Practice and Procedure Pays Off!

Rebecca Geoghegan is a secondary English teacher and former whole school Literacy Lead with 15 years experience of teaching KS3, GCSE and A Level.


There are no short cuts to getting good grades in GCSE English Language, but the development of two key areas can support students in feeling confident when they walk into that exam in June.

1)  Practice

It seems obvious.  And yet, whilst students will have completed numerous practice papers in preparation and received copious comments, I would suggest that much of the teaching, learning and feedback is related to their skills.  While there is no denying that the demonstration of the relevant skills are what their grade is based upon, without ‘exam expertise’ they will fail to adequately demonstrate those skills.  Simply put – this GCSE is as much about exam prowess as it is about a skills set – do they know how to ‘be’ in an exam?

Here are a few key questions to consider when preparing students for the exam.

  • Revision – what should they have been revising? How should they have been revising?
  • Equipment – do they know what to take into the exam e.g. highlighters; ruler etc.
  • Timings – do they know the timings for each question in each section of the exam? How much time should they spend reading the texts for section A? How will they keep track of the time? What happens if they run out of time on a question? How long should their plan take for section B? Should they spend time checking their work?  What happens if they finish early?

Through practice, feedback and discussion, these questions should be developed into ‘procedures’.

2)  Procedure

Once students have developed their knowledge of ‘what they are like in an exam’, they can then begin to create their approach to the exam.  They should start to know their ‘weaknesses’, for example, running out of time for question 4, and as a result should be encouraged and be given the opportunity to cultivate their own exam procedures.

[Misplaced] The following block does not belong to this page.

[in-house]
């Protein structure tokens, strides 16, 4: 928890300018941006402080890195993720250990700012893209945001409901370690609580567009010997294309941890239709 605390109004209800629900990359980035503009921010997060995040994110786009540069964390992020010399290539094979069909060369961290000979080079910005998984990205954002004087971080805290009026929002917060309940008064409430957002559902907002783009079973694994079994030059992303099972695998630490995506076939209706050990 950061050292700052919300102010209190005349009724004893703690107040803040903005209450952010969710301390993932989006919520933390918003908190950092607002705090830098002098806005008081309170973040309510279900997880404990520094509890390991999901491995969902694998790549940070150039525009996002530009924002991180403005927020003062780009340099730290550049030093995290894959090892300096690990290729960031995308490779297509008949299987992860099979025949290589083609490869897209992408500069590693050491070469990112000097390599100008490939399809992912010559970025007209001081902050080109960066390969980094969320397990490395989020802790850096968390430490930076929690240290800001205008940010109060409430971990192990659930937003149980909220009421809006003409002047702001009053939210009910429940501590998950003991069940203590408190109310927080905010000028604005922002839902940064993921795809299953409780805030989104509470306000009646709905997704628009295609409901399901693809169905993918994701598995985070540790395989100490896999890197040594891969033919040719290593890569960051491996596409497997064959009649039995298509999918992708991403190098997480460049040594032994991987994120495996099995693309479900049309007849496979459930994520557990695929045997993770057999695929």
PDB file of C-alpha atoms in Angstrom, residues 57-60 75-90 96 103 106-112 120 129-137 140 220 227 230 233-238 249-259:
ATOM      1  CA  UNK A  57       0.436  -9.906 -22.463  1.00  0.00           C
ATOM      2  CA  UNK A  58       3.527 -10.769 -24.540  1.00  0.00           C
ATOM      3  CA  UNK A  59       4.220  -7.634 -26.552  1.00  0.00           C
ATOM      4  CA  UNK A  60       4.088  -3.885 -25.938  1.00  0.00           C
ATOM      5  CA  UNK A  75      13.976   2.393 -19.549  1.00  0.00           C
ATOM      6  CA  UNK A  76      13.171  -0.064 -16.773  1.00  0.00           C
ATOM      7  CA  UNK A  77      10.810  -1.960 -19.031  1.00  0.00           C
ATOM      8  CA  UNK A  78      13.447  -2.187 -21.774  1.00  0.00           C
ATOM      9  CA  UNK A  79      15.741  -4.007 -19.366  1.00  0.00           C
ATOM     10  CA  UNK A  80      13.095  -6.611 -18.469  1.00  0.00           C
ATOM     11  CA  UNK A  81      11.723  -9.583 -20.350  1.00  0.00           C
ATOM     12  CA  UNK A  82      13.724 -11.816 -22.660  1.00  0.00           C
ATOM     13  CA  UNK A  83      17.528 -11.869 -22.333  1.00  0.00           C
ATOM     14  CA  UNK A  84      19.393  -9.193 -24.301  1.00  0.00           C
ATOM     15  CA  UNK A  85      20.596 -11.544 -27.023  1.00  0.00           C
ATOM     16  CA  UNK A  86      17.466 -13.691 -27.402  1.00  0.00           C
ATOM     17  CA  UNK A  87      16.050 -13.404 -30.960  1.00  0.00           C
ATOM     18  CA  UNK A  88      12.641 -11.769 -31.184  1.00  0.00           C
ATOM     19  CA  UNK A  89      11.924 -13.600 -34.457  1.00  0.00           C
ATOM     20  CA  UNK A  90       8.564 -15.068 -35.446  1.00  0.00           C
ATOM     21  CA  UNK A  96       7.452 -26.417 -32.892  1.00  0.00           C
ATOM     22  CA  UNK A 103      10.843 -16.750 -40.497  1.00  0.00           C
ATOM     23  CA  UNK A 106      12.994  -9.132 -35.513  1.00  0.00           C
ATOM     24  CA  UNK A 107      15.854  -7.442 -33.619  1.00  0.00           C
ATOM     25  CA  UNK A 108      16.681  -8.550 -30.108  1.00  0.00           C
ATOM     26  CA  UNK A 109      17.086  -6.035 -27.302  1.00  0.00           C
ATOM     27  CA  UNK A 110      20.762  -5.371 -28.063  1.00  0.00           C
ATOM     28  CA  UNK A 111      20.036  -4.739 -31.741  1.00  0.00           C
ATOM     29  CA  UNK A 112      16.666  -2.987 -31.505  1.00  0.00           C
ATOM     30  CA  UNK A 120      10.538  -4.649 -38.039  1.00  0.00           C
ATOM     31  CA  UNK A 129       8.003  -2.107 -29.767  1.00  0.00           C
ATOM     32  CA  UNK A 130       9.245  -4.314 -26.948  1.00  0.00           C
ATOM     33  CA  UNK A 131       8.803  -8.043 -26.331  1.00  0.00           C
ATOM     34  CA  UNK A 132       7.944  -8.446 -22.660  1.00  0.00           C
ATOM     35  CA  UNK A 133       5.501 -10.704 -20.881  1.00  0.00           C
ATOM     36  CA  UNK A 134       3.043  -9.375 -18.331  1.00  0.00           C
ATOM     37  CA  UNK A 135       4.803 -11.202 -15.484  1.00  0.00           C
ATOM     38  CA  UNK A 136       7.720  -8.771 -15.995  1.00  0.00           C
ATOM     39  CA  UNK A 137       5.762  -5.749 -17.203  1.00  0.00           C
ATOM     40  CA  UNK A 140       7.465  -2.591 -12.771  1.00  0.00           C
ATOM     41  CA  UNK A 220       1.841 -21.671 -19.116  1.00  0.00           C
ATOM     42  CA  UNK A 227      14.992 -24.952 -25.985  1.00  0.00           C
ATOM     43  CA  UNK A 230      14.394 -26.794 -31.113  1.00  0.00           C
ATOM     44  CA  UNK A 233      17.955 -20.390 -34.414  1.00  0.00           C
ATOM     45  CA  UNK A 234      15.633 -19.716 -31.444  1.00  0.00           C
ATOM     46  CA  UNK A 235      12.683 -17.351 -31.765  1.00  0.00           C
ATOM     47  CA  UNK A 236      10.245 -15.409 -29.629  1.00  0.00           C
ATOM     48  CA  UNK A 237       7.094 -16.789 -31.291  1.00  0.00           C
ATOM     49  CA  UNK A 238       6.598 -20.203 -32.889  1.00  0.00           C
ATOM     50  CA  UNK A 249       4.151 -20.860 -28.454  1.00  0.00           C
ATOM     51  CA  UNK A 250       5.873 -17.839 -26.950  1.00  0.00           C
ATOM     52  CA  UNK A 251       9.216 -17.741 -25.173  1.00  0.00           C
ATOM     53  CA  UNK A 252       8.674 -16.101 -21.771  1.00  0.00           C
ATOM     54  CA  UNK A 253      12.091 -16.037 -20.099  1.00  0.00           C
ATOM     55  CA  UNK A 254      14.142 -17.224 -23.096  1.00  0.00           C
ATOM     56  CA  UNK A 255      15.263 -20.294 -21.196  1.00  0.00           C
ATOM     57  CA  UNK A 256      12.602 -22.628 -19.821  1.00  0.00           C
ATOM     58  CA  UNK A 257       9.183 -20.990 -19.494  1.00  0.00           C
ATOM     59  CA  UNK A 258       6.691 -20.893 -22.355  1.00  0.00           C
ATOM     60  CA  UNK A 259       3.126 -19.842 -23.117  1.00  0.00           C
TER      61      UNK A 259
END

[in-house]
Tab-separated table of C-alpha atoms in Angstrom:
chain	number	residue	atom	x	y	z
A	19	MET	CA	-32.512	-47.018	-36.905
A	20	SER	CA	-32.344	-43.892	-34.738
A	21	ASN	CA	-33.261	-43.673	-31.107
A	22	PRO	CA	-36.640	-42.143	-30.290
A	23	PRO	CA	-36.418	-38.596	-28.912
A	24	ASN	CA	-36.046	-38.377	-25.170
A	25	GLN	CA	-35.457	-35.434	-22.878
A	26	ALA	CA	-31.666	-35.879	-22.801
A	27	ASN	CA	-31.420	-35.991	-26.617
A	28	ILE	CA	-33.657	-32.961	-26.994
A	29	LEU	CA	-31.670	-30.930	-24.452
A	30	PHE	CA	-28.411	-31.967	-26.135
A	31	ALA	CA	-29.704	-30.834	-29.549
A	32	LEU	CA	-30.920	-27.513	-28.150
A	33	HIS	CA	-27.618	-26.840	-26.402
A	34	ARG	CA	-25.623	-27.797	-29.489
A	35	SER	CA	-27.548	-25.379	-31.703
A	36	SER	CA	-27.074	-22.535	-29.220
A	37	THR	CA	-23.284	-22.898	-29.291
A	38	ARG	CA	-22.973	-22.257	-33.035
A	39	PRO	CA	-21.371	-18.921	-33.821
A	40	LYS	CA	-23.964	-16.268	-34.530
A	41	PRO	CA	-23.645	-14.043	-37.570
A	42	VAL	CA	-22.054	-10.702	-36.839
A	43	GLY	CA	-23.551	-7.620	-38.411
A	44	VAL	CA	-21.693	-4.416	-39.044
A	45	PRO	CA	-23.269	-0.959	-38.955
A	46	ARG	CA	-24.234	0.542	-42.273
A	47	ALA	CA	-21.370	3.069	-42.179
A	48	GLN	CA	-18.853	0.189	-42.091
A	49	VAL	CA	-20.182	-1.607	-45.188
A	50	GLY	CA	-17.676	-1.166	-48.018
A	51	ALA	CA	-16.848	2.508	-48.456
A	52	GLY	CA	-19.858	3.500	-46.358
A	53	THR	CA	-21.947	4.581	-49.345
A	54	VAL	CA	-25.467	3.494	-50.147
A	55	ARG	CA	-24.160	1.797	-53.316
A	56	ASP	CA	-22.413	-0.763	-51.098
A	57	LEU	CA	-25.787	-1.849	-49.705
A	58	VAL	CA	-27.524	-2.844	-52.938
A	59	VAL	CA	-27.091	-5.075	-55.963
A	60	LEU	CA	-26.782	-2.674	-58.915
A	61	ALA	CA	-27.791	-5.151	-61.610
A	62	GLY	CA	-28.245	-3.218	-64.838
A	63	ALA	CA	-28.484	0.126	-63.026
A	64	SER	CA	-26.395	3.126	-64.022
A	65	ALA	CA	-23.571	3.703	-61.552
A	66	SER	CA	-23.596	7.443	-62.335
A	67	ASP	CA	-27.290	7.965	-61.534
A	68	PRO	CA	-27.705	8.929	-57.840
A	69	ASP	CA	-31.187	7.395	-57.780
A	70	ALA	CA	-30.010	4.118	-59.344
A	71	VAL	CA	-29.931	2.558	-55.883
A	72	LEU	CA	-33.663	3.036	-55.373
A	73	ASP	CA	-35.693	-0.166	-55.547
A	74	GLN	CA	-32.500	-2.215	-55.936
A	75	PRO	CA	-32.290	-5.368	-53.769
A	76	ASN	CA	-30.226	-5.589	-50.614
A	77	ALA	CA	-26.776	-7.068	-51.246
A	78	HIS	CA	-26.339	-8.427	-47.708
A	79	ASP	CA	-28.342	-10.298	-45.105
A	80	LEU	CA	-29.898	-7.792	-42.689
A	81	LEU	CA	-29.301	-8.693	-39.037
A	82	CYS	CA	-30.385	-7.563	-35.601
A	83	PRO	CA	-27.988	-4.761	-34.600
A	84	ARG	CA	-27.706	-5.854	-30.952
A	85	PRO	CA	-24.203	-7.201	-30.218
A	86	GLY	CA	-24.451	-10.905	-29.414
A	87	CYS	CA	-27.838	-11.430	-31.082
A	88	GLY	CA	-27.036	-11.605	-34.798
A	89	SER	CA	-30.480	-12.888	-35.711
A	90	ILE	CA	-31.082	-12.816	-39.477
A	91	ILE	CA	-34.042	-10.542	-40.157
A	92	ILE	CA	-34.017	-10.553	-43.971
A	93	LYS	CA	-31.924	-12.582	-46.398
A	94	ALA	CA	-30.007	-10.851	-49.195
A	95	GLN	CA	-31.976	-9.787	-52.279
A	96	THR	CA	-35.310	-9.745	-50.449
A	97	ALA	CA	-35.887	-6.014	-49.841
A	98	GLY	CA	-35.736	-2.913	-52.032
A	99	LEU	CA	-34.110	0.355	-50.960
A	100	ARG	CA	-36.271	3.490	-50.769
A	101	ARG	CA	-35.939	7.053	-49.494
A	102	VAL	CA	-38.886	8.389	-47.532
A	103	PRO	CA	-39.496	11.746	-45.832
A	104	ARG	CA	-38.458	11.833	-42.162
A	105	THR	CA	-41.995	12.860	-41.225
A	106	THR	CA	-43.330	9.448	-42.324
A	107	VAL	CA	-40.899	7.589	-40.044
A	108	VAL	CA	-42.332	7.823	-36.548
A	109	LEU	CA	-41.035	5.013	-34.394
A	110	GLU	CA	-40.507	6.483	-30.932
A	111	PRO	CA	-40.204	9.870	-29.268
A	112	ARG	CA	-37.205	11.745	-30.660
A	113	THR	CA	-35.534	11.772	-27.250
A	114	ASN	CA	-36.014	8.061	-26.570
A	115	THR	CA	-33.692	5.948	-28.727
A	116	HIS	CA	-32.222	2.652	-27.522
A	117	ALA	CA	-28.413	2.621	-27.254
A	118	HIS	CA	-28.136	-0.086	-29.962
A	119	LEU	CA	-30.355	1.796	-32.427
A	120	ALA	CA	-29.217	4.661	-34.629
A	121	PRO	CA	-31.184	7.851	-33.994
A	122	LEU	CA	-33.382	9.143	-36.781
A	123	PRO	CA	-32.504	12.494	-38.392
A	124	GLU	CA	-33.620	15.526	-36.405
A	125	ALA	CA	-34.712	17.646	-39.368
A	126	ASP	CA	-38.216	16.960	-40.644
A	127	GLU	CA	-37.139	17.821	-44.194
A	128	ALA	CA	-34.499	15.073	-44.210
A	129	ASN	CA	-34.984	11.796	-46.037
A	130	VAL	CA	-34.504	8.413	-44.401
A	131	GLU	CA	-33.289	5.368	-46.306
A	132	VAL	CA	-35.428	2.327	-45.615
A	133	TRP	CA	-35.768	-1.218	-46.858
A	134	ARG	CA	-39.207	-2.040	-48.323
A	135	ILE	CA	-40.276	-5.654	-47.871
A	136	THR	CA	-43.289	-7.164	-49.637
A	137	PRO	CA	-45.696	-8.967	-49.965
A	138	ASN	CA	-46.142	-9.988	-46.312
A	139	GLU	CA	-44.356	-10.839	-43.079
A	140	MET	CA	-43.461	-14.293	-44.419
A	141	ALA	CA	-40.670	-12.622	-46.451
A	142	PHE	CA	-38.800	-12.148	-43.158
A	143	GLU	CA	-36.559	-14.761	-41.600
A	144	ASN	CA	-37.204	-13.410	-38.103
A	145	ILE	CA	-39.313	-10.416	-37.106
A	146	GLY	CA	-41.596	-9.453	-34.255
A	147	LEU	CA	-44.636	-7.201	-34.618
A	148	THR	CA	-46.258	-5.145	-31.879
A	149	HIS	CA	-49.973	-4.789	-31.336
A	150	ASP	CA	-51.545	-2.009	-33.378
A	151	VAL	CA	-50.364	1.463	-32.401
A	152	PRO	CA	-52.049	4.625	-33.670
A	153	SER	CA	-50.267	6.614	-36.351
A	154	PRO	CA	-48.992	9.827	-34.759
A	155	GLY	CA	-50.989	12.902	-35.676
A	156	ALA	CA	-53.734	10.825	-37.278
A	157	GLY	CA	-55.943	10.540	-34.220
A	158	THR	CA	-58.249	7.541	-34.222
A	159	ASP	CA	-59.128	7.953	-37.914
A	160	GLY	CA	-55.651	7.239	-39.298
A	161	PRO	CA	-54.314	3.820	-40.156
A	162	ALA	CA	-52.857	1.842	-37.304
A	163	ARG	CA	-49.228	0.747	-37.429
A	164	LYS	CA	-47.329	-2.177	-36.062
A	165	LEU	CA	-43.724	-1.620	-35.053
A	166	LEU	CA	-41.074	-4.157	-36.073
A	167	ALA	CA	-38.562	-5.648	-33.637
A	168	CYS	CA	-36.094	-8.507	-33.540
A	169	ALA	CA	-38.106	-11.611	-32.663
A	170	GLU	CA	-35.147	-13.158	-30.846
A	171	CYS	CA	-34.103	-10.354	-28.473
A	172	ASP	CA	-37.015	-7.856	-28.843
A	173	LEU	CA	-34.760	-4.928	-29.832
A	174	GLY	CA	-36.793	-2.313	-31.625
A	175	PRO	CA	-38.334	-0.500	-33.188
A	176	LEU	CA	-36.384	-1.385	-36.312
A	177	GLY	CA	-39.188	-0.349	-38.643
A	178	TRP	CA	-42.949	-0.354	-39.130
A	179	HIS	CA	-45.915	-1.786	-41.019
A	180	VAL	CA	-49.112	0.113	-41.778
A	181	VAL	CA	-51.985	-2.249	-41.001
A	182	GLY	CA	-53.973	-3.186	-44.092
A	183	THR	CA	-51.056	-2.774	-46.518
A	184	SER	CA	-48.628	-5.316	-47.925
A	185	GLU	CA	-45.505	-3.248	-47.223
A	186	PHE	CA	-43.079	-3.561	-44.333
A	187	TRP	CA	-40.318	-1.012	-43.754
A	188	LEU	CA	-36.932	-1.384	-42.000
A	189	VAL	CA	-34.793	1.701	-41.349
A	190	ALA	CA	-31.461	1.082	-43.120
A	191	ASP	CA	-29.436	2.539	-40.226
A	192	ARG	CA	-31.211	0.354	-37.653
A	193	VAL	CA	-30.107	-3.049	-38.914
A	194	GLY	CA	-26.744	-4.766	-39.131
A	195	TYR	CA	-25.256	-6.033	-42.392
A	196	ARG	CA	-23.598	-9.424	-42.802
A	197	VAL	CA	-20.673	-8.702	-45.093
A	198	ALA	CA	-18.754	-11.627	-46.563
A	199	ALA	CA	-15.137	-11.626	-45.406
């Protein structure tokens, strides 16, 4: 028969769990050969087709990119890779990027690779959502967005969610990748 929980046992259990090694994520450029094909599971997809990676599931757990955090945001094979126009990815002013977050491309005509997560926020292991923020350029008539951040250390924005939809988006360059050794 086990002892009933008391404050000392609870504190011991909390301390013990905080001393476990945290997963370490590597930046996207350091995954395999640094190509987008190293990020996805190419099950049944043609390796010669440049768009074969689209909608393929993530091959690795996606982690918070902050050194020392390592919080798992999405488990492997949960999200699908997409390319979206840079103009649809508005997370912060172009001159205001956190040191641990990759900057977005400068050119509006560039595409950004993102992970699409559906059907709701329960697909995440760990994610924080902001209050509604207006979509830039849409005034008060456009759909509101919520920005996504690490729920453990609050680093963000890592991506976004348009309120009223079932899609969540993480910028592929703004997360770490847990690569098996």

The following are some suggested areas that might be considered:

  • Reading time

How much time for reading in paper 1 and paper2? How is this reading time used e.g. are they annotating?  Highlighting?  What are they looking for?  How do they approach a word or phrase they don’t understand?

  • Section A – reading

How are the different questions approached?  In the time give and for the marks available, how much should they be writing? How should that writing be structured?  Is there a ‘formula’ for the question that could support the structure of an answer?

  • Section B – writing

How do they plan?  What is the most effective way for them to plan?  How long should the plan take?  How long to check?  How do they ‘check’ their writing?  Do they have a ‘check checklist’?  Do they have a writing structure for the type of writing?

In developing procedures some may suggest that student responses become uniform and lack the required creativity for the top grades, this is why it is vital for higher ability students to spend time personalising any procedures that you have shared with them.

There is nothing new here, but what is new is that exam proficiency is taking centre stage.  With coursework a thing of the past, students now rely upon their exam performance, and to ensure it is ‘optimal’ we must spend equal time developing ENGLISH skills AND EXAM skills.  The only  – and most effective – way to do this is to provide students will multiply opportunities over time to practice both sets of skills.


Go to for more advice and suggested resources to help students achieve their exam potential.